Every person, whether they cross the finish line or not, is enthusiastically encouraged by the fans, the organizers, volunteers, and the other entrants. Even the serious competitors - the pros - give a word of encouragement to a rival as they pass each other, or go so far as to lend a piece of equipment when needed.
There are stories like the woman who suffered a stroke two years ago, and had to learn to walk all over again. There she was, proving to herself that she was alive and well. There was a serviceman who'd lost his leg while on duty, and decided that though he couldn't play rugby anymore, there must be something he could do, and decided to try this. A young man who's survived childhood cancer, and was also a heart transplant patient, was also there. He missed the swim deadline by 7 seconds. And the young man who'd had both legs amputated as a child because of multiple birth defects and was a gold medal Special Olympian, didn't complete the biking portion in time. Both had every reason to be proud of themselves - they'd had the gumption to take on Kona and brought everything they had on the day.
So many moving stories come out of Kona every year. If you ever have the chance to watch it, do yourself a favour: take the time, bring some kleenex, and prepare to be inspired.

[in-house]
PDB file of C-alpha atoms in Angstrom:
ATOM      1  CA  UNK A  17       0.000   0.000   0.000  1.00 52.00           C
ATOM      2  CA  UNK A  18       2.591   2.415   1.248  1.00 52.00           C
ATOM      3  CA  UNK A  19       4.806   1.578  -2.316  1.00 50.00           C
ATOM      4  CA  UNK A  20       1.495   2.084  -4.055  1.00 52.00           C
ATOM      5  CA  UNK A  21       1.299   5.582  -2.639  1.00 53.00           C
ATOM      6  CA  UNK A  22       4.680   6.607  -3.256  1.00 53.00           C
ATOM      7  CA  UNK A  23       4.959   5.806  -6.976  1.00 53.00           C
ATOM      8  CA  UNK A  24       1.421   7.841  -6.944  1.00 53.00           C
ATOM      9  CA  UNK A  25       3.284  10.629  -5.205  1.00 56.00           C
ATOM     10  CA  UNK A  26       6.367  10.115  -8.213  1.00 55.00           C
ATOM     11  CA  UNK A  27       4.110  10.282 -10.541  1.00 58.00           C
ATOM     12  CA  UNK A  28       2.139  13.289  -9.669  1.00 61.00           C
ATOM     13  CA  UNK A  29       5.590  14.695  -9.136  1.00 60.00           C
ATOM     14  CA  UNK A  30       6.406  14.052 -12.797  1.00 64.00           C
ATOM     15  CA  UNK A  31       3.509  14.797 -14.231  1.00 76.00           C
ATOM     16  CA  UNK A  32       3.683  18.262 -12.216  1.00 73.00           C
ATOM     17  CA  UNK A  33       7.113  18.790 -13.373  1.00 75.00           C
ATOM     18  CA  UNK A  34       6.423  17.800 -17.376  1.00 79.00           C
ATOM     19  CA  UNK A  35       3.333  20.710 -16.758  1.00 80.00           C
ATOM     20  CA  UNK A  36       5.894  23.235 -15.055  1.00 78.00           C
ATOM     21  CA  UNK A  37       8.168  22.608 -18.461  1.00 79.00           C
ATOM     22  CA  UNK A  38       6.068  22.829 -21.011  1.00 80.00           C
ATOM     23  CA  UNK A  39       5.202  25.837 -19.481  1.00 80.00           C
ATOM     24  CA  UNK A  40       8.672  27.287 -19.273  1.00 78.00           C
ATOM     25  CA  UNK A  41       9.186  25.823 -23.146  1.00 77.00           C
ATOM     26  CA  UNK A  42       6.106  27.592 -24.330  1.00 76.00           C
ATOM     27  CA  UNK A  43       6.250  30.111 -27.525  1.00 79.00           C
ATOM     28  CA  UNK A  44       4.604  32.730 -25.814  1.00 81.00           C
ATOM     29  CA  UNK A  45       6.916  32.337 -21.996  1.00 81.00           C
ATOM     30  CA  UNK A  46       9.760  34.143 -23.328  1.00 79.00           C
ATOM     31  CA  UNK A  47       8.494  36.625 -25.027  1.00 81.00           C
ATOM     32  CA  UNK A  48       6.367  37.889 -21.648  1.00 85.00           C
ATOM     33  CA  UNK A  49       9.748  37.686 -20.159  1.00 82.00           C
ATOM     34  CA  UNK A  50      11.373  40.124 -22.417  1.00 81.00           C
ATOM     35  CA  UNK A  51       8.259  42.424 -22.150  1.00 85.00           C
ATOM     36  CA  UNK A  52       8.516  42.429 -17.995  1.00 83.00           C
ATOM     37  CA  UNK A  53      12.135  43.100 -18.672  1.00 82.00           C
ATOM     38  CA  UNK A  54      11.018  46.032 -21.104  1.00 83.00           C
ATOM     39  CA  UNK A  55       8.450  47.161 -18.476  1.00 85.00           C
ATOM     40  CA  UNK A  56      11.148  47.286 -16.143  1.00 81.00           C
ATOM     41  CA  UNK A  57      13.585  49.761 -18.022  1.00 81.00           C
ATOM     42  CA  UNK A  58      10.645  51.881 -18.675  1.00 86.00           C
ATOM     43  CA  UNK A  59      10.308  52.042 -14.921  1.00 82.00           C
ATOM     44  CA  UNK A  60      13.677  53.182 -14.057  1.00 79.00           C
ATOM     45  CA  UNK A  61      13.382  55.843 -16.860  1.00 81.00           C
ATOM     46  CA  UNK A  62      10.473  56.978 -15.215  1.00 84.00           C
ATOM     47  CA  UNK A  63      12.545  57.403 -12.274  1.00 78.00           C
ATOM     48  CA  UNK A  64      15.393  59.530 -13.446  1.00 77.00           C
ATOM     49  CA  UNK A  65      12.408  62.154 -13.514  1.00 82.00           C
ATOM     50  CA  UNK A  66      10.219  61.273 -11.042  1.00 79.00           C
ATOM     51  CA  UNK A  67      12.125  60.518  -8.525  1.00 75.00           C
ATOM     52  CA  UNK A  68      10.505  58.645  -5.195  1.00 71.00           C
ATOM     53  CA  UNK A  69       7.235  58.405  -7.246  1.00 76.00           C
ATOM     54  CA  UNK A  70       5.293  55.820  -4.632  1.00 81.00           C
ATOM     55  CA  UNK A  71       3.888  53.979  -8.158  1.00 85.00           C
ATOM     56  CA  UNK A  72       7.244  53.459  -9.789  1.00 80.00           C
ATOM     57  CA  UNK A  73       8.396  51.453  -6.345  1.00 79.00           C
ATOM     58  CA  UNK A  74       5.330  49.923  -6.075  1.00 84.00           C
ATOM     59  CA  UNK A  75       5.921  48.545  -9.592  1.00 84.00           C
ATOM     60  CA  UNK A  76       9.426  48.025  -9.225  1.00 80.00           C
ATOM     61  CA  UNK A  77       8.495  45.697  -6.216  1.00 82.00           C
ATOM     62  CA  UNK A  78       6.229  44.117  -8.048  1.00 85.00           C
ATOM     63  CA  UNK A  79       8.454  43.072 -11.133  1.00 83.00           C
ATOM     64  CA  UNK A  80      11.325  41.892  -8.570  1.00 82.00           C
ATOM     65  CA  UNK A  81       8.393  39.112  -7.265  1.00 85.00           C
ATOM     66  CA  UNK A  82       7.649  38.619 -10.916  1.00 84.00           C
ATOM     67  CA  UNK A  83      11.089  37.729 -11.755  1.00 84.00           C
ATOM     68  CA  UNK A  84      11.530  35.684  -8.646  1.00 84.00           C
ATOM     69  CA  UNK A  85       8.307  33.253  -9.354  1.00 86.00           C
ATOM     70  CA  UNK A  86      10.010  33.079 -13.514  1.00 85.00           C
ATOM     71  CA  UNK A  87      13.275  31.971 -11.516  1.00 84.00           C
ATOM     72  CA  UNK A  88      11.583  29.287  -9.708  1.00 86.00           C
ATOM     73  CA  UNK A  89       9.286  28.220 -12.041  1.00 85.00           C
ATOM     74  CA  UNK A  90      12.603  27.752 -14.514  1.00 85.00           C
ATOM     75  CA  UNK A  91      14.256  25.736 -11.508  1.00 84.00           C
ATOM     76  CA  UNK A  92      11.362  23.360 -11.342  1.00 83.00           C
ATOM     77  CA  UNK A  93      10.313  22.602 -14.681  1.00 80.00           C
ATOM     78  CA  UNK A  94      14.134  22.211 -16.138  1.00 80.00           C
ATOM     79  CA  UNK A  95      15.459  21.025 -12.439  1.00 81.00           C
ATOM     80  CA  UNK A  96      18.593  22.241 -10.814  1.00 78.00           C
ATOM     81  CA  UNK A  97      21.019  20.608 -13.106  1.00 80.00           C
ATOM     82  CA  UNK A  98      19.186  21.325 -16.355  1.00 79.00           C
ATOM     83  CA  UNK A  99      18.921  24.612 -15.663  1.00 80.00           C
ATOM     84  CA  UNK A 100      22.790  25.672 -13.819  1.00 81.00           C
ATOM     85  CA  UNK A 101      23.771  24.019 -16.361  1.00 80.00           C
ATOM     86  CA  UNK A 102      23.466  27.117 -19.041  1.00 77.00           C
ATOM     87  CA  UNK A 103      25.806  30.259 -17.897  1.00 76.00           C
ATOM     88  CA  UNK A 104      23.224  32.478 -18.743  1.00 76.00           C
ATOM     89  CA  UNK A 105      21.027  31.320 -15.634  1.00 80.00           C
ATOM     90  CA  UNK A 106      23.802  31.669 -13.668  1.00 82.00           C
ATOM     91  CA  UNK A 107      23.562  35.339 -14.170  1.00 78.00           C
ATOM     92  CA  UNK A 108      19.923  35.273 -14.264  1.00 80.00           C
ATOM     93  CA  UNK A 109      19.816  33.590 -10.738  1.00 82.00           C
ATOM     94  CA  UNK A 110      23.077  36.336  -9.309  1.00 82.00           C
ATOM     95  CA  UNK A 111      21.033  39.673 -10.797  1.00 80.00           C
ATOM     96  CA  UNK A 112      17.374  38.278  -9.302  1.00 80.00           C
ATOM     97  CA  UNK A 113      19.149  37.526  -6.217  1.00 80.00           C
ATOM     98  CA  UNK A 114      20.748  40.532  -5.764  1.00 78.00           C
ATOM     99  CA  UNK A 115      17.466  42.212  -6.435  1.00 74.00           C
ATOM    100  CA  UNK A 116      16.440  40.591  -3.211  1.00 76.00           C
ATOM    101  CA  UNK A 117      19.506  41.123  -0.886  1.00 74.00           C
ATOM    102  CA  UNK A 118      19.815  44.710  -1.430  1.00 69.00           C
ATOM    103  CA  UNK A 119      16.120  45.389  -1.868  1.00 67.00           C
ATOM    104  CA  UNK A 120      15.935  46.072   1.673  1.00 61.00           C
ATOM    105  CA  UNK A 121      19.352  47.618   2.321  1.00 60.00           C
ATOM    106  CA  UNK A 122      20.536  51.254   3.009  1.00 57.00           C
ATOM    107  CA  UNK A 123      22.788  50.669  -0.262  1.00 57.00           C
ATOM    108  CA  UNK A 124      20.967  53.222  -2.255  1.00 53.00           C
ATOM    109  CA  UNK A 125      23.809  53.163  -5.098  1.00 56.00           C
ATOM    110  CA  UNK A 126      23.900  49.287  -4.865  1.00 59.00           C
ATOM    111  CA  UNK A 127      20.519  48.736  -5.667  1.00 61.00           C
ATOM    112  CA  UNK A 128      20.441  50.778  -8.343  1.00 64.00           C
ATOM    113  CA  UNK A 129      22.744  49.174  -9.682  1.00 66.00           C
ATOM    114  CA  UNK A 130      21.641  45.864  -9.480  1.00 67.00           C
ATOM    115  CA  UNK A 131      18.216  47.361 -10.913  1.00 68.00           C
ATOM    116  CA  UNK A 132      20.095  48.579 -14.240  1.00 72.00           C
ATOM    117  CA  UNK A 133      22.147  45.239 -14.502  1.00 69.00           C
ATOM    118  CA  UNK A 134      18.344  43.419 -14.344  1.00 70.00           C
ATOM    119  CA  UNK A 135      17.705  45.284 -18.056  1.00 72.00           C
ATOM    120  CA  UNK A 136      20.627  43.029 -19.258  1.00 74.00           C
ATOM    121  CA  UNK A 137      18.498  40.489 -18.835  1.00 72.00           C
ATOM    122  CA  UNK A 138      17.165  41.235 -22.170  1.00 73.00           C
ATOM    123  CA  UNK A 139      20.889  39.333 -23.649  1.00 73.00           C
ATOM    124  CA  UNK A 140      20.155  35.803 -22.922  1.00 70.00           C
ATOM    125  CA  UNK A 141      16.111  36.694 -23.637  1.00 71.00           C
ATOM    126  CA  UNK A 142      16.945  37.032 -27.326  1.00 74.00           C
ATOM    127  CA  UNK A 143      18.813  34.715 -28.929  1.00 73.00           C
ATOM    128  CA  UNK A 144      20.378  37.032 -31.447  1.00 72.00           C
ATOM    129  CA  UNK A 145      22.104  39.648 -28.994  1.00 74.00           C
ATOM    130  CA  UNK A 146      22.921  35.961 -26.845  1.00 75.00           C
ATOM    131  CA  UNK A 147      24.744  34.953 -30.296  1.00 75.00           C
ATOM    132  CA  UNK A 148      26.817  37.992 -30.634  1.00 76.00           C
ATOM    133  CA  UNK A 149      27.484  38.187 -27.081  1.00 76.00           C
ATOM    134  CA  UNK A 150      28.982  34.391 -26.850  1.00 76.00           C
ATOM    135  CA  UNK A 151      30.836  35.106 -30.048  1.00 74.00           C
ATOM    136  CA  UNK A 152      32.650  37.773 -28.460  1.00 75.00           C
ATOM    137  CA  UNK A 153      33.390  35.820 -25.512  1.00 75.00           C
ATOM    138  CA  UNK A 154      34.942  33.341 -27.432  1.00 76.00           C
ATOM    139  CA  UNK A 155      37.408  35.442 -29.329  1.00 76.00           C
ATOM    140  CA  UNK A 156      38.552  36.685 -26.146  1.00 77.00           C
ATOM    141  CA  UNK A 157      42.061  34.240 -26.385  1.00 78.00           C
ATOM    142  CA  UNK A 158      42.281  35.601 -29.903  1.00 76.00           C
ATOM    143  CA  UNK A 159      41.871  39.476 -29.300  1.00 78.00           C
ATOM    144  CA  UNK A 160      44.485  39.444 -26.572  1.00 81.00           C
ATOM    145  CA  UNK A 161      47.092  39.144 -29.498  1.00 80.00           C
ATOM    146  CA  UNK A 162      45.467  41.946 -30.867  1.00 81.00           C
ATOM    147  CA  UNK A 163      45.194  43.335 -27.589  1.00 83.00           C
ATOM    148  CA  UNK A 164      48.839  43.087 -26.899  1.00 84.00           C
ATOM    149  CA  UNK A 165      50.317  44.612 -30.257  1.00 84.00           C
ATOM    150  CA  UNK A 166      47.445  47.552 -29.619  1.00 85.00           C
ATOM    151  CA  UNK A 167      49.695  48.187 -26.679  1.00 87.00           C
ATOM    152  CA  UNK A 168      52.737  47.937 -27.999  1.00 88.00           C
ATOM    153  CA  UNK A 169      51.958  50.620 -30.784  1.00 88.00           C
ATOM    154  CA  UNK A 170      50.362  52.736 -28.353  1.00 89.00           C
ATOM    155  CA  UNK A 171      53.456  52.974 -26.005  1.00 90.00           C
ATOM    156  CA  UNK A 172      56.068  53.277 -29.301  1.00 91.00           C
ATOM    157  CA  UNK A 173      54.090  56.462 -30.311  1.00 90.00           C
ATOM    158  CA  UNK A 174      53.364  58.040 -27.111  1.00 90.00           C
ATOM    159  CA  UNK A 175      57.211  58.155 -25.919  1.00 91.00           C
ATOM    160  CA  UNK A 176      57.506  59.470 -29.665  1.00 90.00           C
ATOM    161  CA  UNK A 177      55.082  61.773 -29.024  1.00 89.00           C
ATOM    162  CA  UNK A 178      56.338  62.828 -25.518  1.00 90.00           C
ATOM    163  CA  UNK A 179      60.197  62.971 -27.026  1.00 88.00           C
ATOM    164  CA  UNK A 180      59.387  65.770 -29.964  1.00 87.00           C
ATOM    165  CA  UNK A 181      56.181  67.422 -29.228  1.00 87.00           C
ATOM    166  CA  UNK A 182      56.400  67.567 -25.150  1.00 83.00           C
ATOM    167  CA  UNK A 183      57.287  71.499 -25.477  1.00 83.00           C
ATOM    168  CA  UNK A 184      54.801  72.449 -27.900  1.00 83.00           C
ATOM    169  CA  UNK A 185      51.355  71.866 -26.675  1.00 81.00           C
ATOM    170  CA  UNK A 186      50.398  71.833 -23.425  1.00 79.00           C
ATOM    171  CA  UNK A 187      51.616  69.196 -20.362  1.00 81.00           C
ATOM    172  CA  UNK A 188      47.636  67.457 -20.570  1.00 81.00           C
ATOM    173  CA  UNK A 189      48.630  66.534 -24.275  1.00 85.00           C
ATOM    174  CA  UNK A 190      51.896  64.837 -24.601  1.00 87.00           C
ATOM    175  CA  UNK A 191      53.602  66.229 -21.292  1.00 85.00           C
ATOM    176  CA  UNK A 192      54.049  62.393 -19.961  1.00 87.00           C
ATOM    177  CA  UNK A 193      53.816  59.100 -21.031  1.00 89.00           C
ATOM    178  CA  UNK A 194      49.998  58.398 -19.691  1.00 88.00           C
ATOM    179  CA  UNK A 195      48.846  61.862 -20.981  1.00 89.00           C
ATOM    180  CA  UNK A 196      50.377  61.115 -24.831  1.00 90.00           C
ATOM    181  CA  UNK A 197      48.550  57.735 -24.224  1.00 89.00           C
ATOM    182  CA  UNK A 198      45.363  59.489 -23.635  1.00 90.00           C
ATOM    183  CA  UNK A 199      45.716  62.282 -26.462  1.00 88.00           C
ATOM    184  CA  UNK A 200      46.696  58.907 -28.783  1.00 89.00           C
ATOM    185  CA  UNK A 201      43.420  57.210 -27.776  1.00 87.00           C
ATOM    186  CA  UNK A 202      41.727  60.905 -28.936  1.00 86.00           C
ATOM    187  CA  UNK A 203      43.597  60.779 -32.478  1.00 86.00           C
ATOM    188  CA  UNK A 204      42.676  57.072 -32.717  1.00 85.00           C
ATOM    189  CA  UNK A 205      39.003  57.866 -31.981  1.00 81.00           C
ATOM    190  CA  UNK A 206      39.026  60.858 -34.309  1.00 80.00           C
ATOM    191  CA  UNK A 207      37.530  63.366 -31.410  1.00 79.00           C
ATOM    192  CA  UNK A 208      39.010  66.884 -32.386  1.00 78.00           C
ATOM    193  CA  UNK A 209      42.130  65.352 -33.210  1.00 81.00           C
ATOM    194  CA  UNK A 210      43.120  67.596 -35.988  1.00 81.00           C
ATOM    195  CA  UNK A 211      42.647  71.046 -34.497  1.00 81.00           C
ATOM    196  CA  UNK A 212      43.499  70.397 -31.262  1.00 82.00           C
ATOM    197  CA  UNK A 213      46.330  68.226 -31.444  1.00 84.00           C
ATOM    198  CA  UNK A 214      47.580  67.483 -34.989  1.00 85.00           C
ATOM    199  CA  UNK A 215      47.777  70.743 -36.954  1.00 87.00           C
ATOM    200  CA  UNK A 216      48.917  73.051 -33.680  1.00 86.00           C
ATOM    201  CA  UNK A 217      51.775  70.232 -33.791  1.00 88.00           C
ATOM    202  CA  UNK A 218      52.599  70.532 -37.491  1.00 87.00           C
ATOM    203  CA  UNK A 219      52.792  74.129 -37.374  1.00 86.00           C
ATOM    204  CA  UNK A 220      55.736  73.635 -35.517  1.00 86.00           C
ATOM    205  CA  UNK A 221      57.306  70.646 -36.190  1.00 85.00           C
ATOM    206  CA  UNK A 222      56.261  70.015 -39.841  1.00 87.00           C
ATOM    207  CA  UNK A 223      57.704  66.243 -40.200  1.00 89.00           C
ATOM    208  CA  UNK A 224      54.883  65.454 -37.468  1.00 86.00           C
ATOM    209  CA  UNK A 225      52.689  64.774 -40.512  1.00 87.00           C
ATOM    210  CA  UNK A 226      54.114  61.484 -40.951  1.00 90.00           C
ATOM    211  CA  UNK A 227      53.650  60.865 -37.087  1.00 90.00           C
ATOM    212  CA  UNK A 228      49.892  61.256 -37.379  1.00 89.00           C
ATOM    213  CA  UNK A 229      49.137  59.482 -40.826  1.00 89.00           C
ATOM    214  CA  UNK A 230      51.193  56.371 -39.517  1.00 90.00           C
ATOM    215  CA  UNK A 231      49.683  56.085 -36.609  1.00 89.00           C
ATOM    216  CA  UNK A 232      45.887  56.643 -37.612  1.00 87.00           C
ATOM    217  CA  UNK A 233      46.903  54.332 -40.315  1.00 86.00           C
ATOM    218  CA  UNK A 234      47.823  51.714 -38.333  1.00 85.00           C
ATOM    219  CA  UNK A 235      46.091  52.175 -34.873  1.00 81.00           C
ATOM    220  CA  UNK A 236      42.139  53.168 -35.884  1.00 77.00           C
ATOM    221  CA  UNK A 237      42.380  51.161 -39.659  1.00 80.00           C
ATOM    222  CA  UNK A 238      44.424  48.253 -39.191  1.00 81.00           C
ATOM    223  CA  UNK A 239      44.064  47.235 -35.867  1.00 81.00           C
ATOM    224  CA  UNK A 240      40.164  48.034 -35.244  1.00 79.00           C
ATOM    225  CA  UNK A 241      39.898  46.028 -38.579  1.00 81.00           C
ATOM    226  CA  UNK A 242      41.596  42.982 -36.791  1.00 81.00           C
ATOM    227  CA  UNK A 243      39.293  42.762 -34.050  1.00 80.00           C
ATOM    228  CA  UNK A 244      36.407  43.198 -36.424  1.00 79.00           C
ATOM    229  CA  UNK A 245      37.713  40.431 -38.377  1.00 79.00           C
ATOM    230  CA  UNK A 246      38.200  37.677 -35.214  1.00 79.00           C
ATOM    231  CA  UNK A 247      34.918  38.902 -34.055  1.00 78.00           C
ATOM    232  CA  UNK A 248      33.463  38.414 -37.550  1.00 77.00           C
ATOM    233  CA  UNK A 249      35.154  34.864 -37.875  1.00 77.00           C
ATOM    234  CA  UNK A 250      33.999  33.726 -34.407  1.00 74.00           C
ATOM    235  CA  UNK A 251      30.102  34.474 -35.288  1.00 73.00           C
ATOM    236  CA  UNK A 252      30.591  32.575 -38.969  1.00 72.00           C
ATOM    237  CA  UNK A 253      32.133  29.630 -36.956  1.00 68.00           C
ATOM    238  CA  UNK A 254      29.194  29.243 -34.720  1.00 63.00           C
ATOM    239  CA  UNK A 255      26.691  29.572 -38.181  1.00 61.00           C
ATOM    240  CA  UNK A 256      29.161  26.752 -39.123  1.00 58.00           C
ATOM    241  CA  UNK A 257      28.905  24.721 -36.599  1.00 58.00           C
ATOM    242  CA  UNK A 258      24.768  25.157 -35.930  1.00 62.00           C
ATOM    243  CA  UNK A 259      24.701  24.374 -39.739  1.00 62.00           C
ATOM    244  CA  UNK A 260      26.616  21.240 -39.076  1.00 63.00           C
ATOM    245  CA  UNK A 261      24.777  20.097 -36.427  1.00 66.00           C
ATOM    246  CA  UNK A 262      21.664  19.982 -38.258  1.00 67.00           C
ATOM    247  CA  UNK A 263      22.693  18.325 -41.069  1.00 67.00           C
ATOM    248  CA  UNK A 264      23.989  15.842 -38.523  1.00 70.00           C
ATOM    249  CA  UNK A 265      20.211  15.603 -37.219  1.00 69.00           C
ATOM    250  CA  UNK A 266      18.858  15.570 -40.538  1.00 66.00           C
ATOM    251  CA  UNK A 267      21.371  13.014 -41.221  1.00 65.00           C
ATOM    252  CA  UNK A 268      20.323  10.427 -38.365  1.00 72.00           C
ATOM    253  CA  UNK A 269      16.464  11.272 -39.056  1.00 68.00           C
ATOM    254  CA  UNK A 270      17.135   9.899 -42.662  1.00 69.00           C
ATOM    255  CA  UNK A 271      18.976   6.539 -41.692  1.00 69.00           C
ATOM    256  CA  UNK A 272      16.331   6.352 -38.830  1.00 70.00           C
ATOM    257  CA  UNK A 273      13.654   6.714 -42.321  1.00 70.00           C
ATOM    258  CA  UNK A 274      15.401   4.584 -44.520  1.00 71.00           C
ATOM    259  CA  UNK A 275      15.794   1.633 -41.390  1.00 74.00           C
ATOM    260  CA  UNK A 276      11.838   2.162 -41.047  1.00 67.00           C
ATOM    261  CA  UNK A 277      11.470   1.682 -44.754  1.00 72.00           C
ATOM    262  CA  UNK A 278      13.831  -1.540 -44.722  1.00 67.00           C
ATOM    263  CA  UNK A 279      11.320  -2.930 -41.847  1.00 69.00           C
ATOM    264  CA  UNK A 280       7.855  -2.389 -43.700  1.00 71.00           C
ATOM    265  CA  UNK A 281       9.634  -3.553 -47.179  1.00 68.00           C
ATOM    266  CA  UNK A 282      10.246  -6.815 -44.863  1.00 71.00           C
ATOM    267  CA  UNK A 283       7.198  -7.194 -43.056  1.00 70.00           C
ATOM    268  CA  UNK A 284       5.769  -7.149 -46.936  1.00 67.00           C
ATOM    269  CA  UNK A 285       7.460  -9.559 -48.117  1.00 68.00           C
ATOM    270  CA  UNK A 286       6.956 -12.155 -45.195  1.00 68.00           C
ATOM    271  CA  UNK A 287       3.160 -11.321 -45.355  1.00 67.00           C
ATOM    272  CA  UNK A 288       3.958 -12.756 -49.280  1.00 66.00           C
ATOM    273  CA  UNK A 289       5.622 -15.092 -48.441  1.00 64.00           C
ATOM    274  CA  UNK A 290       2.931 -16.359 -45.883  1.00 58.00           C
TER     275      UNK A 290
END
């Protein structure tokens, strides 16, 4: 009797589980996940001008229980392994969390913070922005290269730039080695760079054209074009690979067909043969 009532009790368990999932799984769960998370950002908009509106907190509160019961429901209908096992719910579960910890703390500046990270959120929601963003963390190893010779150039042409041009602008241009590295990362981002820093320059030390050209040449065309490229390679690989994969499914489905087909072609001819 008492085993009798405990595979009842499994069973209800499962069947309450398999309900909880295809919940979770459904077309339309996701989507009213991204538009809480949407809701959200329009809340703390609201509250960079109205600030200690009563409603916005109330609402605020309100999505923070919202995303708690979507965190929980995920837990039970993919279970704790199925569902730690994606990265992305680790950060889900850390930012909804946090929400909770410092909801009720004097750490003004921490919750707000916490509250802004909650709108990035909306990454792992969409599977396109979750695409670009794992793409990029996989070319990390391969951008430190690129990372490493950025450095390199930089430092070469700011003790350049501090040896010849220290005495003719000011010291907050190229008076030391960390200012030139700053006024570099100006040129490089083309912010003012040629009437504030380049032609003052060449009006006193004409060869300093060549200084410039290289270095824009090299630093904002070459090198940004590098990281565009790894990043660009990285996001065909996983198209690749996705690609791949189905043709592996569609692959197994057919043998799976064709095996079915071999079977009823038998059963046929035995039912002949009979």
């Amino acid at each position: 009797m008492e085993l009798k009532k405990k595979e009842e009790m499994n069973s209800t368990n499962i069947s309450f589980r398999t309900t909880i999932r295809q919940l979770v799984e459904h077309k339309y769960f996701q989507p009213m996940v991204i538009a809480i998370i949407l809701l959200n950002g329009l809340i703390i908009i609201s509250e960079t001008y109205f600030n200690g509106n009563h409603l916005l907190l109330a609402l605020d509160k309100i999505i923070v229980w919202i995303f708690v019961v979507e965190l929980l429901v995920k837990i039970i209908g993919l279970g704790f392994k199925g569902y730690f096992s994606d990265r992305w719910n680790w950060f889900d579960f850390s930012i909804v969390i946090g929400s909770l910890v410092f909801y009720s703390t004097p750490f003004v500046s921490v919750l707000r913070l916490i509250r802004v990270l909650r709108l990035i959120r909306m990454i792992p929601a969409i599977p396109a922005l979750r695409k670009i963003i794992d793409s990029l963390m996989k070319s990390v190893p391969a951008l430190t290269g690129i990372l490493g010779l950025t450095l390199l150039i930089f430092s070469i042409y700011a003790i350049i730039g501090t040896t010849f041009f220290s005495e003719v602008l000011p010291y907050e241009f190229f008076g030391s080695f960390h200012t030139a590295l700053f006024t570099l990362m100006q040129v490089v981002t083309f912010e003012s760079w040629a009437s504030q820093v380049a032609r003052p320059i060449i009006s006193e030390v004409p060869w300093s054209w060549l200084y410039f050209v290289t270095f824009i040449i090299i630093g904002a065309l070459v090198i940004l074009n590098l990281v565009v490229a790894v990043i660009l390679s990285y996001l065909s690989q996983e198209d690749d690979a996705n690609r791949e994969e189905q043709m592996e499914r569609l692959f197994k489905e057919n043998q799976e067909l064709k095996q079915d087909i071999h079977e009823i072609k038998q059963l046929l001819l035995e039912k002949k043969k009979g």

01 January 2010
There is difficulty and darkness aplenty 'out there' so here at the Lighthouse, for today at least, I mean to focus on the positive, to count my blessings, and to foster an attitude of gratitude. Sounds very platitudinous, doesn't it? But I mean it most sincerely. I really do feel that there is so much potential and possibility ahead of me - of us - and we have many blessings to be grateful for. After all, we don't have to worry about testicular cancer or starvation in the Sudan (can you spot the quote?)
For example, my sister went back to her hair accessories supplier, and found two absolutely fabulous hair bands which not only look lovely, but actually do the job. She also bought some hair colour in a box, and now looks absolutely stunning. You see? Just a few days ago, her hair situation seemed hopeless, and was certainly frustrating. Now she feels confident and looks smashing.
Two years ago, I was working at a job which was slowly draining my life away, and turning my soul to grey. I began to believe that I was going to spend the remainder of my days in that cubicle, whithering... dwindling into a shadow of myself. And I lived far from my family. My dream was for a life that didn't include nine to five in an office. And here I am! I'm living with my family, and there isn't an office in sight. I never could have imagined the path that brought me here, and while there are still challenges to work through, it is good. It is very good.
I'm not making any New Year's resolutions this year, but I do hope to remember to look for the silver lining, and to live each moment to the full. I don't want to waste any more time through fear or laziness or the misguided notion that I don't deserve good things.